Finally, we are asking the Board of Education to review the District’s fee philosophy in general, and transportation fees in particular. Please take a few minutes to complete this brief survey about transportation fees; the Board of Education will carefully review and discuss the results at an upcoming meeting.

Happy Thanksgiving, and thank you for allowing us to engage, inspire and empower our students, our community, and each other!

Sincerely,

Mike

#suptchat Archive – Future of Public Education Chat 11/1/17

“The illiterate of the 21st century will not be those who cannot read and write, but those who cannot learn, unlearn, and relearn. ”
― Alvin Toffler

Each month on the first Wednesday of the month at 7PMCT my good friend Nick Polyak and I host #suptchat. This is the International Chat for superintendents and educational leaders – ALL are welcome!

Following each chat we publish a curated archive of chats from Storify and via Participate. This way there is an easy to access record of all ideas, links, thoughts, insights, ideas, and so on. The main #suptchat document is updated monthly as well.

This month’s chat was entitled The Future of Education, in this blog post I’m sharing the archive; please review the ideas, thoughts, insights, and links. Your comments are welcome as we continue the conversation about the future of education.

The Wow Factor – #engage109 #suptchat

Great things in business are never done by one person, they’re done by a team of people.”
– Steve Jobs

Every day in every classroom everywhere, student voices should be filling the halls, rooms, gymnasiums, cafeterias, playgrounds, buses, everywhere with “WOW” language.

At some recent professional leadership learning conferences I was WOWED with the experience, the possibility for extending that “wow” to all of the students and staff I serve, and reminded we CAN and we MUST WOW our communities!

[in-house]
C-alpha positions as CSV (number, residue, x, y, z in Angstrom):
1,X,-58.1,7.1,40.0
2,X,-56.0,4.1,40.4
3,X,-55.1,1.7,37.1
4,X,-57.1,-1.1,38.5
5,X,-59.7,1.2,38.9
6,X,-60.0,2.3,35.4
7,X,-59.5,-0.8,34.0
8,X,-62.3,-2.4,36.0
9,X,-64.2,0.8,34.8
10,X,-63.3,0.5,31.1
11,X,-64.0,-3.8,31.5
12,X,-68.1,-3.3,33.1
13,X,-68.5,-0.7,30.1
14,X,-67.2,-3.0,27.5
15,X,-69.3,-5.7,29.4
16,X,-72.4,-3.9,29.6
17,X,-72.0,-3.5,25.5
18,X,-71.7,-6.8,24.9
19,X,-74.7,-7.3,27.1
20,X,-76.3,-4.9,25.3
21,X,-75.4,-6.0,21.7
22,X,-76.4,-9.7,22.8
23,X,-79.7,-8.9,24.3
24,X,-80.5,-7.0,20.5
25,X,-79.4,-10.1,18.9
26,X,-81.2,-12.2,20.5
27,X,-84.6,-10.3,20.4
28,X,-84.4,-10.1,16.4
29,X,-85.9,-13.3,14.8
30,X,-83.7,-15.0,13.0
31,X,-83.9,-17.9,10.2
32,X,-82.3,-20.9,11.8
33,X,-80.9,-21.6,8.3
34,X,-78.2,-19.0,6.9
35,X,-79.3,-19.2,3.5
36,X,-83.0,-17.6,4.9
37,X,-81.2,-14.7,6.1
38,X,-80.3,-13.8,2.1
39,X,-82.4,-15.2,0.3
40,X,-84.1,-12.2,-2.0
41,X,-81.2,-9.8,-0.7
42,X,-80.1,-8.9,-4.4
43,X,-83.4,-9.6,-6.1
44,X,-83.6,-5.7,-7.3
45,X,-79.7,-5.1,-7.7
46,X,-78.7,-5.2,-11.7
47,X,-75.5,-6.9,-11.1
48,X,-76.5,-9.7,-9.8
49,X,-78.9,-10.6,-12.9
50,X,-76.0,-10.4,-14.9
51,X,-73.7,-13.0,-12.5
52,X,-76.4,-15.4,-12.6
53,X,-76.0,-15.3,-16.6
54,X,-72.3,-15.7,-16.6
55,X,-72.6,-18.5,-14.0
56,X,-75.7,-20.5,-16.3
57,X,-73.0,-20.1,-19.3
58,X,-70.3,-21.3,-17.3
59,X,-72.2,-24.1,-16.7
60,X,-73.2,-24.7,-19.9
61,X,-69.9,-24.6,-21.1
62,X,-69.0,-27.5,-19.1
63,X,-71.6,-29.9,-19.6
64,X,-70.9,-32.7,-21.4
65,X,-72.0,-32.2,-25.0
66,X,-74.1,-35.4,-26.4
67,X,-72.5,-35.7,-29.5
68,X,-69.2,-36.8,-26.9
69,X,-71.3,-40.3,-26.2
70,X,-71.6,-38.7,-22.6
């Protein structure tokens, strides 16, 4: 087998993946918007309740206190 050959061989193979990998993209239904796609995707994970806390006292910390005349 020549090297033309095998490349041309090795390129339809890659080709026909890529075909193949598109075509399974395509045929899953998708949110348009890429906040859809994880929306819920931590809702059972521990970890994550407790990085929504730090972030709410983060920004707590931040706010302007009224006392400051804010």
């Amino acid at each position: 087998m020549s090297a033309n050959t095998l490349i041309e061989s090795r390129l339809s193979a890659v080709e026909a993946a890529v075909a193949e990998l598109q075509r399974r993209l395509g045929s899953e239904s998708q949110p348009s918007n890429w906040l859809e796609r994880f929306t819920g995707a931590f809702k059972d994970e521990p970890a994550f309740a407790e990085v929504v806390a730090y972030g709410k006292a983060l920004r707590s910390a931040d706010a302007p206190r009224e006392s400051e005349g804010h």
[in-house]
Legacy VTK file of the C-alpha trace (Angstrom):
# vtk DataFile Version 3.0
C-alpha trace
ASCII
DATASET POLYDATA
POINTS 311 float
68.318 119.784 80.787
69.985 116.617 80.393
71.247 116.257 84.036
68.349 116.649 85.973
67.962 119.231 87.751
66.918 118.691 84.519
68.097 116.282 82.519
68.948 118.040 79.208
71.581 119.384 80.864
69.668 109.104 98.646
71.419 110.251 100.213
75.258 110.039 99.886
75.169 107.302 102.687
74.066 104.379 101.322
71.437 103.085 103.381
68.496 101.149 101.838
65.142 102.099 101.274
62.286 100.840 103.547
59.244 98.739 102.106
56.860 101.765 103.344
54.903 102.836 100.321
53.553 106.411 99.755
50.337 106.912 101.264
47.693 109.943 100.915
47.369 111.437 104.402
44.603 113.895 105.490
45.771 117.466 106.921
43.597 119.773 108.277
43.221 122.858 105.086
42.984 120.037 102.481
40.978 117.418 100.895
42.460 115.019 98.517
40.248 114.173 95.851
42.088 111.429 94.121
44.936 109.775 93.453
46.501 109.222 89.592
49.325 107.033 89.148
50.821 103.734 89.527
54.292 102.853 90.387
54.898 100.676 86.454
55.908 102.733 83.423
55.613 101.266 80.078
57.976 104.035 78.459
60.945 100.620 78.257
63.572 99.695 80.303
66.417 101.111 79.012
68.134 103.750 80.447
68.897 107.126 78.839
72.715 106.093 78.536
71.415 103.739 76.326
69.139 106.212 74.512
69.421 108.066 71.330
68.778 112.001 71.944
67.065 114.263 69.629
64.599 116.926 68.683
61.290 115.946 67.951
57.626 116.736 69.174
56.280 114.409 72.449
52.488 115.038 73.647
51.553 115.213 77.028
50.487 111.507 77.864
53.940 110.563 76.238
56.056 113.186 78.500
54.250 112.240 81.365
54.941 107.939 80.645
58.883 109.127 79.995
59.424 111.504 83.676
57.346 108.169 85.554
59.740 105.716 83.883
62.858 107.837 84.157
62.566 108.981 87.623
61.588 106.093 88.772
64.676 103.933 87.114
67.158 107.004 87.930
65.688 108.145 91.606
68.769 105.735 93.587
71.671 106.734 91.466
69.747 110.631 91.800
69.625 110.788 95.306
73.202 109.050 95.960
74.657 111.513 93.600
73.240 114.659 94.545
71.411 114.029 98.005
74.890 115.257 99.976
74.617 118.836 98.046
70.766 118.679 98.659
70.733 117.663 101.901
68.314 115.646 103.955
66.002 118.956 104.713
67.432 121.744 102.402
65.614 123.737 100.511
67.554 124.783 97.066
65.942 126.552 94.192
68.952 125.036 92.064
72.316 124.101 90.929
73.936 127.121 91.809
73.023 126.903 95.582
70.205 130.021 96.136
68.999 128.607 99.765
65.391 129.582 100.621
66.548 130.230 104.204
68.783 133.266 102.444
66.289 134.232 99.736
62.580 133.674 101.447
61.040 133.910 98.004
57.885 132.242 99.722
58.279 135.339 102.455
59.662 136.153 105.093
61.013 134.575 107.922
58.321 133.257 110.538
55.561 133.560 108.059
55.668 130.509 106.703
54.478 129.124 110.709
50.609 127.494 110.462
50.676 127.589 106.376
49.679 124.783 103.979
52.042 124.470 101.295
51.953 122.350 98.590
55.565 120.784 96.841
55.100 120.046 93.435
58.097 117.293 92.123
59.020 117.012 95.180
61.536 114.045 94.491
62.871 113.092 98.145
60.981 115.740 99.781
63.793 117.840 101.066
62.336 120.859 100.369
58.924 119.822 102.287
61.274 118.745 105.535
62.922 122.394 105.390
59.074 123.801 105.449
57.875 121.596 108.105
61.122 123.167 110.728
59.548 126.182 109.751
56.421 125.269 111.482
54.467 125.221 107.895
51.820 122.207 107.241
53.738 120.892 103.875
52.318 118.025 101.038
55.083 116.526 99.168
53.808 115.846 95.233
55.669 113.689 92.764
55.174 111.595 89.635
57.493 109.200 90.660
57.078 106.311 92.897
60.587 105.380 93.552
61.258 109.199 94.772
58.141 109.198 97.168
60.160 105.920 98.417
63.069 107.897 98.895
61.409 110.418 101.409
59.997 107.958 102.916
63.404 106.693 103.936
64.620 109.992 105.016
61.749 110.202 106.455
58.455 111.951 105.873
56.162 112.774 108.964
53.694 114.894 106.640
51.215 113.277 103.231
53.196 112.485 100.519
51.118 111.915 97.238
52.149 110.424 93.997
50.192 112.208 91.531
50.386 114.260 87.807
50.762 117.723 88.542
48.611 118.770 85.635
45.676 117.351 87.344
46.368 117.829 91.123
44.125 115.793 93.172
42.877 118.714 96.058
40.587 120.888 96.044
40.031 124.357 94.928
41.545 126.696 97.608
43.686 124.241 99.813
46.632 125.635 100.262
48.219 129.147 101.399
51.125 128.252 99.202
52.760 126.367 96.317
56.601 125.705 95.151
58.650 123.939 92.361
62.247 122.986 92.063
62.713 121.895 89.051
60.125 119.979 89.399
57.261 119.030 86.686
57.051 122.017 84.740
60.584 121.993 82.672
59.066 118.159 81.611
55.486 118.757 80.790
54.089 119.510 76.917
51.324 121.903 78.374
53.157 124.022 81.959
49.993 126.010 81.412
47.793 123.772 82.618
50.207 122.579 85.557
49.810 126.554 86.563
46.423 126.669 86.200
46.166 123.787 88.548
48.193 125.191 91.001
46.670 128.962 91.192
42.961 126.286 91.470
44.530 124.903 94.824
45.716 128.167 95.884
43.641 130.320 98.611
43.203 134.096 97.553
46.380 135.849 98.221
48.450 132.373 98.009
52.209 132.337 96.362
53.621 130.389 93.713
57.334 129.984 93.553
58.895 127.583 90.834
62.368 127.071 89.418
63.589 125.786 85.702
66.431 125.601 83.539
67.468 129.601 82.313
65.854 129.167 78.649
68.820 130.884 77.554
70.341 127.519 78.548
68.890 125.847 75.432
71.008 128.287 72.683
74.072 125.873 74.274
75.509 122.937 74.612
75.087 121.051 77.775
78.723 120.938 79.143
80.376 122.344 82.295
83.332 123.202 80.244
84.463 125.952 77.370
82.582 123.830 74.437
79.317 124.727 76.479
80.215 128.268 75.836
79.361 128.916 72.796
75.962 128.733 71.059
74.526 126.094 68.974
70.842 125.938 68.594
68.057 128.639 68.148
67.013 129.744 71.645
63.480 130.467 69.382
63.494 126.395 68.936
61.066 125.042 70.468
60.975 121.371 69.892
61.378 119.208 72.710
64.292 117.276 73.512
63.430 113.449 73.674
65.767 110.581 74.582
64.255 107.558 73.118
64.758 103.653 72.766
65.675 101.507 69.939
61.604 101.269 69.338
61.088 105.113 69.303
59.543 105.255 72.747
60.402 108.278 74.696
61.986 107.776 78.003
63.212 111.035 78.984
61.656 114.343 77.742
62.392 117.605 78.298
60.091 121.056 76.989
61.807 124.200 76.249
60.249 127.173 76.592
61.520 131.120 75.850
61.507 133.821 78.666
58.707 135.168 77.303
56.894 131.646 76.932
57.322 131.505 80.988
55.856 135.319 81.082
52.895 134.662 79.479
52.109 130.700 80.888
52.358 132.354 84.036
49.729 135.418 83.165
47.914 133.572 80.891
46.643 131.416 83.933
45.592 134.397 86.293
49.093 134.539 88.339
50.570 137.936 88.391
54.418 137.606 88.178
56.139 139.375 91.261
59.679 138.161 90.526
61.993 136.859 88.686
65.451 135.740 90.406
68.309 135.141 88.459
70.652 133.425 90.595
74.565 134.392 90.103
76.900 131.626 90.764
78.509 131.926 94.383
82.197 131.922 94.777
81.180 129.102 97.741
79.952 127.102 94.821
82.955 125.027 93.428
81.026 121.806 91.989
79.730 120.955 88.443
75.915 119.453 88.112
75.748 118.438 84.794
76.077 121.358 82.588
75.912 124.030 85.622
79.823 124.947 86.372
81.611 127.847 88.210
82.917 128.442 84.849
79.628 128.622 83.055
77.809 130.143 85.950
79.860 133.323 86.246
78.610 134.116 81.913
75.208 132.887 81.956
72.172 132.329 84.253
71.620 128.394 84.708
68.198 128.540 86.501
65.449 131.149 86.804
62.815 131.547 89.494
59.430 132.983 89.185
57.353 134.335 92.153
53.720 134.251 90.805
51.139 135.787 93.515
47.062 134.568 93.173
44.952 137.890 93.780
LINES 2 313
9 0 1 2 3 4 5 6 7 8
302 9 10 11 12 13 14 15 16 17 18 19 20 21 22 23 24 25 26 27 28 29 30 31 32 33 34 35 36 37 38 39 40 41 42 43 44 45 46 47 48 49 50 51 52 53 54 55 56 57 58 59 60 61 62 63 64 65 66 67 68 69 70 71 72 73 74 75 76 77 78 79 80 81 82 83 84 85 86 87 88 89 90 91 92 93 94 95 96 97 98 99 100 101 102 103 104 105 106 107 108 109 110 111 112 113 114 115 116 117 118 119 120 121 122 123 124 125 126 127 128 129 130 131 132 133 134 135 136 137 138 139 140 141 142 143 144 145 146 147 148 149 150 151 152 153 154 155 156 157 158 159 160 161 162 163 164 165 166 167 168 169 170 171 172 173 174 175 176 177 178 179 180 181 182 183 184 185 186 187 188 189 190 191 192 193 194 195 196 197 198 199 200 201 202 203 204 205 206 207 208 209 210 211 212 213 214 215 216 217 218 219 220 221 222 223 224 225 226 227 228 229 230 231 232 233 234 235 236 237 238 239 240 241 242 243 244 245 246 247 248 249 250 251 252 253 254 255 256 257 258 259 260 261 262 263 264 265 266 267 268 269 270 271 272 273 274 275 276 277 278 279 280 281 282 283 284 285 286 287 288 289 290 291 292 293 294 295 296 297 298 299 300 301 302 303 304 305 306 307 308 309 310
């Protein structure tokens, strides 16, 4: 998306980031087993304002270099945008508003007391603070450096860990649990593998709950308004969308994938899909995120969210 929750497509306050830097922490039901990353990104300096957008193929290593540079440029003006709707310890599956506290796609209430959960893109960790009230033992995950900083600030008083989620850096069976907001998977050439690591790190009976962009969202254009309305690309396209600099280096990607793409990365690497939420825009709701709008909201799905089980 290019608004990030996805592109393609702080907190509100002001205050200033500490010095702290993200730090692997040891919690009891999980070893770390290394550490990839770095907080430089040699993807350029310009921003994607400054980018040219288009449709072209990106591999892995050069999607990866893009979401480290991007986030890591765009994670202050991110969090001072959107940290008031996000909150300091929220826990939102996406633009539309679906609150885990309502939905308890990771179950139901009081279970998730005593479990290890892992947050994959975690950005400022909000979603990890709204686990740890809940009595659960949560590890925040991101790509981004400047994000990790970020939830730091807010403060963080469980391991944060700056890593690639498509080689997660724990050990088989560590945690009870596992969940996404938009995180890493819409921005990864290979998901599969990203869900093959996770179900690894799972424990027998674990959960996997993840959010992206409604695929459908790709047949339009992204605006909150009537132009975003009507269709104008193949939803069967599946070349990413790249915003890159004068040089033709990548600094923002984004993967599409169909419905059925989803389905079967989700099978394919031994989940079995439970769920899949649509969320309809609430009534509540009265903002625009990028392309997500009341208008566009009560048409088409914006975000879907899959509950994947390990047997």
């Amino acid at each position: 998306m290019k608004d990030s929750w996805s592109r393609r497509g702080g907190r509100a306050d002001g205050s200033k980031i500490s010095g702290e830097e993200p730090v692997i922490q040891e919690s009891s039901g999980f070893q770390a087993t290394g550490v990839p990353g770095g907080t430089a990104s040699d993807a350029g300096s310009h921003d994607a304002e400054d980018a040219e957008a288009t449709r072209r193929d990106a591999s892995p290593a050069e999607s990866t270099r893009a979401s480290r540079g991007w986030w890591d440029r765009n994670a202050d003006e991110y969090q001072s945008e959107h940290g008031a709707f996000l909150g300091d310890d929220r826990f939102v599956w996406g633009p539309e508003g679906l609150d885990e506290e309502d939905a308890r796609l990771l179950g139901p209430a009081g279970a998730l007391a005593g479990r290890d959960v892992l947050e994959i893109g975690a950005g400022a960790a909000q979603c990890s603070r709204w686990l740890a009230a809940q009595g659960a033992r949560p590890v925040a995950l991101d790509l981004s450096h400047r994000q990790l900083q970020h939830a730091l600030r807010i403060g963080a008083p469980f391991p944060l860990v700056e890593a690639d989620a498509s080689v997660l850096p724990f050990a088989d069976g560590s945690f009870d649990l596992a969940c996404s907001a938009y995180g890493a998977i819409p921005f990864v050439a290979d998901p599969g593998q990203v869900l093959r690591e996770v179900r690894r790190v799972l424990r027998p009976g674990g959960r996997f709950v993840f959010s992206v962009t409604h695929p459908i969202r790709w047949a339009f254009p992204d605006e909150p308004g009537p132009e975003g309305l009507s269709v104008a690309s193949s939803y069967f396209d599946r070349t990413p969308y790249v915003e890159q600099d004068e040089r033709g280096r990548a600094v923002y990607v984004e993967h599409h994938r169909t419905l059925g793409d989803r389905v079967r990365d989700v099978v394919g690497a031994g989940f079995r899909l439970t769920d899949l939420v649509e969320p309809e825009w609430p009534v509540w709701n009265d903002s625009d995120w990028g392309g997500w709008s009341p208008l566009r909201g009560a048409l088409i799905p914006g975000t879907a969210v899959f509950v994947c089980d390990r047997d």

As educators we have a gift in our calling to serve, teach and lead. The gift is creating the WOW every day for every child. Each child has but one year to spend with us (typically we have children in our grade level for one academic year). We adults get “do overs” annually but the children have but one time to be a 1st grader, an 8th grader, etc. Thestudents do NOT get “do overs” – we owe them WOW moments.

I believe we owe the students WOW moments all the time. My role as a superintendent of schools and a national leader affords me incredible opportunities to both have and create WOW moments. Wow moments for my own development as a leader, wow moments for colleagues and peers through national, statewide and regional leadership, and most important – helping others create WOW moments for students and staff.

Todd Whitaker (highly respected educational leader, professor, author, and speaker) says “10 days in a row” – meaning we must engage, inspire, empower – every day – every child – every learning encounter. In education our profession is too critical to mess up – to create wow moments 7 out of 10 days for example. 10 days in a row … we must do this because the students rely on us to be ready for them and to provide limitless opportunities for them every day.

The past few weeks have been quite busy for me professionally as I have participated at the state superintendent conference, an executive briefing at Apple in Cupertino, CA, I also attended a Visible Learning conference with John Hattie (himself perhaps the greatest research aggregator of our modern times), and I co-led the American Association of School Administrator (AASA) Digital Consortium Fall Conference in Seattle, WA with my good friend Nick Polyak.

At the Digital Consortium Fall Conference we spent time at three schools in the Highline School District; we also spent time at the Museum of Flight and Boeing in Seattle, WA.

So at Apple and at Boeing we educational leaders got to learn first hand what jobs are needed today as well as tomorrow at two of the planets most impactful companies. We got to see what a modern, contemporary workspace looks like. We got to see what a factory in 2017 looks like – it’s a lot different than the factory of 1917 for which the foundation of US public schooling is built. We thought leaders are doing great work disrupting archaic organizational structures in preparation for 2017 – and for 2020, 2025, and beyond.

At Apple and at Boeing I was WOWED around every corner – I cannot share photos because we are not permitted to take or share photos (corporate protection is real and necessary) though I can share with you how and why I was wowed – but more importantly and far more impact-fully I can share how and why we can and must provide WOW moments for every student every day.